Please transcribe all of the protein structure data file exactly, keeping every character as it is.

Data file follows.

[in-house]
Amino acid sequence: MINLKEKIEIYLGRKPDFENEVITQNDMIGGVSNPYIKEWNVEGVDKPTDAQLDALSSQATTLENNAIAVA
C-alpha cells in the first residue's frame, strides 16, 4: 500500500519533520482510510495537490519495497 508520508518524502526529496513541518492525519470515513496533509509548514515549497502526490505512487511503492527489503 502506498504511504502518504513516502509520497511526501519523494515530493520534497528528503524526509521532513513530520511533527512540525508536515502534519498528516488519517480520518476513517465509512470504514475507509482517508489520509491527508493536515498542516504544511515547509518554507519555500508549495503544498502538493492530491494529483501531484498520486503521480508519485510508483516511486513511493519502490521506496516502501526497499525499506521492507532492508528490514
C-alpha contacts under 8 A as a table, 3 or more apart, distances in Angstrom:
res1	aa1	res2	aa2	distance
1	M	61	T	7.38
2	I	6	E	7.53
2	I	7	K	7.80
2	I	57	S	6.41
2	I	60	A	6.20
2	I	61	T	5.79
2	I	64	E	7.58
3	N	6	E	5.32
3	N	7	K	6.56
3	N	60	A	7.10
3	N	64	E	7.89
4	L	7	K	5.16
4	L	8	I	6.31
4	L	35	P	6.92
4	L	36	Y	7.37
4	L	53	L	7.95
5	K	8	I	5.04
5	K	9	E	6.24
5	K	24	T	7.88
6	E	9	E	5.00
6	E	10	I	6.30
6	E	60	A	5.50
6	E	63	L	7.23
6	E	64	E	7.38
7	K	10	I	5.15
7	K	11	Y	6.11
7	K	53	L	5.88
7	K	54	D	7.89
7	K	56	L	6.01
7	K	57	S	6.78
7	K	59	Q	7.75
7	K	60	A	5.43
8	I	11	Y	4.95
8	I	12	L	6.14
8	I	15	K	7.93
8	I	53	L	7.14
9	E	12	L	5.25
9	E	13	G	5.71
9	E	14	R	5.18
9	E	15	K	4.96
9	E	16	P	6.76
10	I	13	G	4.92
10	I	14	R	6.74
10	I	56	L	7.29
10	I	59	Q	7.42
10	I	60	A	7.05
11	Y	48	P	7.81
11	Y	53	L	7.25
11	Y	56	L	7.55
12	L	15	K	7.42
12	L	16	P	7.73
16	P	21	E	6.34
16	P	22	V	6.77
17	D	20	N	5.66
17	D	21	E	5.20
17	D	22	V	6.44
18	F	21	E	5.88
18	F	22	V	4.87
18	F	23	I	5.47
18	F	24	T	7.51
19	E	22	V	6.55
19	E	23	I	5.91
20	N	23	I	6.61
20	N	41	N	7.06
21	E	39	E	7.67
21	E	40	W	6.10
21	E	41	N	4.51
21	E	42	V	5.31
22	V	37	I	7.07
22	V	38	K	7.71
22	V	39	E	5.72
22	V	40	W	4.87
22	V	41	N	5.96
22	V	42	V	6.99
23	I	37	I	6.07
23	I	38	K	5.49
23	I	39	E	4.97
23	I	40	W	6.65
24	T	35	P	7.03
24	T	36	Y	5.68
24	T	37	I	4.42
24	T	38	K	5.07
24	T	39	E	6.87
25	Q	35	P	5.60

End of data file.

[in-house]
Amino acid sequence: MINLKEKIEIYLGRKPDFENEVITQNDMIGGVSNPYIKEWNVEGVDKPTDAQLDALSSQATTLENNAIAVA
C-alpha cells in the first residue's frame, strides 16, 4: 500500500519533520482510510495537490519495497 508520508518524502526529496513541518492525519470515513496533509509548514515549497502526490505512487511503492527489503 502506498504511504502518504513516502509520497511526501519523494515530493520534497528528503524526509521532513513530520511533527512540525508536515502534519498528516488519517480520518476513517465509512470504514475507509482517508489520509491527508493536515498542516504544511515547509518554507519555500508549495503544498502538493492530491494529483501531484498520486503521480508519485510508483516511486513511493519502490521506496516502501526497499525499506521492507532492508528490514
C-alpha contacts under 8 A as a table, 3 or more apart, distances in Angstrom:
res1	aa1	res2	aa2	distance
1	M	61	T	7.38
2	I	6	E	7.53
2	I	7	K	7.80
2	I	57	S	6.41
2	I	60	A	6.20
2	I	61	T	5.79
2	I	64	E	7.58
3	N	6	E	5.32
3	N	7	K	6.56
3	N	60	A	7.10
3	N	64	E	7.89
4	L	7	K	5.16
4	L	8	I	6.31
4	L	35	P	6.92
4	L	36	Y	7.37
4	L	53	L	7.95
5	K	8	I	5.04
5	K	9	E	6.24
5	K	24	T	7.88
6	E	9	E	5.00
6	E	10	I	6.30
6	E	60	A	5.50
6	E	63	L	7.23
6	E	64	E	7.38
7	K	10	I	5.15
7	K	11	Y	6.11
7	K	53	L	5.88
7	K	54	D	7.89
7	K	56	L	6.01
7	K	57	S	6.78
7	K	59	Q	7.75
7	K	60	A	5.43
8	I	11	Y	4.95
8	I	12	L	6.14
8	I	15	K	7.93
8	I	53	L	7.14
9	E	12	L	5.25
9	E	13	G	5.71
9	E	14	R	5.18
9	E	15	K	4.96
9	E	16	P	6.76
10	I	13	G	4.92
10	I	14	R	6.74
10	I	56	L	7.29
10	I	59	Q	7.42
10	I	60	A	7.05
11	Y	48	P	7.81
11	Y	53	L	7.25
11	Y	56	L	7.55
12	L	15	K	7.42
12	L	16	P	7.73
16	P	21	E	6.34
16	P	22	V	6.77
17	D	20	N	5.66
17	D	21	E	5.20
17	D	22	V	6.44
18	F	21	E	5.88
18	F	22	V	4.87
18	F	23	I	5.47
18	F	24	T	7.51
19	E	22	V	6.55
19	E	23	I	5.91
20	N	23	I	6.61
20	N	41	N	7.06
21	E	39	E	7.67
21	E	40	W	6.10
21	E	41	N	4.51
21	E	42	V	5.31
22	V	37	I	7.07
22	V	38	K	7.71
22	V	39	E	5.72
22	V	40	W	4.87
22	V	41	N	5.96
22	V	42	V	6.99
23	I	37	I	6.07
23	I	38	K	5.49
23	I	39	E	4.97
23	I	40	W	6.65
24	T	35	P	7.03
24	T	36	Y	5.68
24	T	37	I	4.42
24	T	38	K	5.07
24	T	39	E	6.87
25	Q	35	P	5.60